Tubuai

Tubuai is located south of Tahiti, offering a cooler climate for holidaymakers.

The Tubuai group includes Rimatara, Rurutu, Raivavae and Îles Maria, part of the Austral Islands in far southwest French Polynesia.

The Austral islands are a great art area in the South Pacific.

Artifacts include sharkskin drums, wooden bowls, fly whisks and tapa cloth.

Tubuai has a population 2200 people.

The island is ringed by a lagoon and encircling barrier reef.

A break in the northern reef enables passage for ships.

The barrier reef creates a lagoon of 85sqkm, up to 5km wide.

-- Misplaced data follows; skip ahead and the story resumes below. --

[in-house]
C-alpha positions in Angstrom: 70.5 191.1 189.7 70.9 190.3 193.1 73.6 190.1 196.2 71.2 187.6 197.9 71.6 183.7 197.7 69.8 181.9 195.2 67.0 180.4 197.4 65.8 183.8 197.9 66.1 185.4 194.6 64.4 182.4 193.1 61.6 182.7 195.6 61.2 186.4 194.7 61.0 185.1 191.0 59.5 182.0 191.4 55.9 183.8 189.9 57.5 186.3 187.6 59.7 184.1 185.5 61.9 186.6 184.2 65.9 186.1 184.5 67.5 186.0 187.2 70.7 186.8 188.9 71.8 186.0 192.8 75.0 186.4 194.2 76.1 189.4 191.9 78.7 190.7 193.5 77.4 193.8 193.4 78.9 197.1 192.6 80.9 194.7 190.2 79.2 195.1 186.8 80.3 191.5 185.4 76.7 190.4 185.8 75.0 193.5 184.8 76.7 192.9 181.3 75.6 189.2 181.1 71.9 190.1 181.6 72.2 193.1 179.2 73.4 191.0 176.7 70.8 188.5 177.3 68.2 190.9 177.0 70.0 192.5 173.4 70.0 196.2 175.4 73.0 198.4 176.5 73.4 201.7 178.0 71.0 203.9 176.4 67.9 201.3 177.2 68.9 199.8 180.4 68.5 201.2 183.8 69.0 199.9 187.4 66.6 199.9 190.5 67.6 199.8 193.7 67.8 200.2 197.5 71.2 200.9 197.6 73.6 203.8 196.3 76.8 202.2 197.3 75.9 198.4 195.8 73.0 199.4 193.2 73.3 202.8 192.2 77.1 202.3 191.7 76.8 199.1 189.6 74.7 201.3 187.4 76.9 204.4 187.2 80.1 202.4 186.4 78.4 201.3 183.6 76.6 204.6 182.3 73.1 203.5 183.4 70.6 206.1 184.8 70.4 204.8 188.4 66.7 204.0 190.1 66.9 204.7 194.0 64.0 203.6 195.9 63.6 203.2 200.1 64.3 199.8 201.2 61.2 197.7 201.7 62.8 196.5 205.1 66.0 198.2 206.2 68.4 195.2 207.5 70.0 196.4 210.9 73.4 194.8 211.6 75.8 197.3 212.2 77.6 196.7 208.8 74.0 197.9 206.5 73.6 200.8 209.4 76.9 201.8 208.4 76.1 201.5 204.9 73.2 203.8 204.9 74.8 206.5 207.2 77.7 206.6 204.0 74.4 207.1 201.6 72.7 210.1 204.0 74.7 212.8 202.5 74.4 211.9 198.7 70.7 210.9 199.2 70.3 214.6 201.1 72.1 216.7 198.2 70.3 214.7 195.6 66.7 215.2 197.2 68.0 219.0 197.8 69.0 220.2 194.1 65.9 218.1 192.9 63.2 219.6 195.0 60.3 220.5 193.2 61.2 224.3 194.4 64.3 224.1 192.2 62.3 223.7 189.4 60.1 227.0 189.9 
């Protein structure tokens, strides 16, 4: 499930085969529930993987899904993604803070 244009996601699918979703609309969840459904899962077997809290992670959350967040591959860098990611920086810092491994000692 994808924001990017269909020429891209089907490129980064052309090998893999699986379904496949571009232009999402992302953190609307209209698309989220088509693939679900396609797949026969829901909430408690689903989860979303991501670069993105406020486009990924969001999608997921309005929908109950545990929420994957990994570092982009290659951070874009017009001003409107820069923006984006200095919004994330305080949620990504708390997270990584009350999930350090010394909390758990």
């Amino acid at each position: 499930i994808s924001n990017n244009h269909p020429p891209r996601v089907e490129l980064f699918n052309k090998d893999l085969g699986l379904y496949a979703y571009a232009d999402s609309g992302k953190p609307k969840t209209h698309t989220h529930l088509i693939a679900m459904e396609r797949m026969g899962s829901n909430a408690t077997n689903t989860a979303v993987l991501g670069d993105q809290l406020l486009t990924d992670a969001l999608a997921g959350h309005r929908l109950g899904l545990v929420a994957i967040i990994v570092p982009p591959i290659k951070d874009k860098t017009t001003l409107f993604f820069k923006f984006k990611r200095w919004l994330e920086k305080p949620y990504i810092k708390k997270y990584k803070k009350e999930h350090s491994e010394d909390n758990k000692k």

Because it is shallow it is usually bright turquoise or jade in colour.

Eight offshore islands surround the main island.

Tubuai has two volcanic domes, with Mt Taita’a being highest at 422m.

Seven islets (motus) are located on the reef that encircles the island.

Captain James Cook learned the island’s name when natives surrounded his ship in canoes in 1777.

The next Europeans to arrive were HMS Bounty mutineers, in 1789.

A conflict arose while the mutineers were still on the ship and islanders were killed in their canoes.

The location is now called Bloody Bay.

The climate of Tubuai is cooler than Tahiti, with temperatures averaging 20–25C. The lagoon waters typically reach 26C in summer but only drop a few degrees in winter.

The humidity is lower than Tahiti, which appeals to some prospective visitors.



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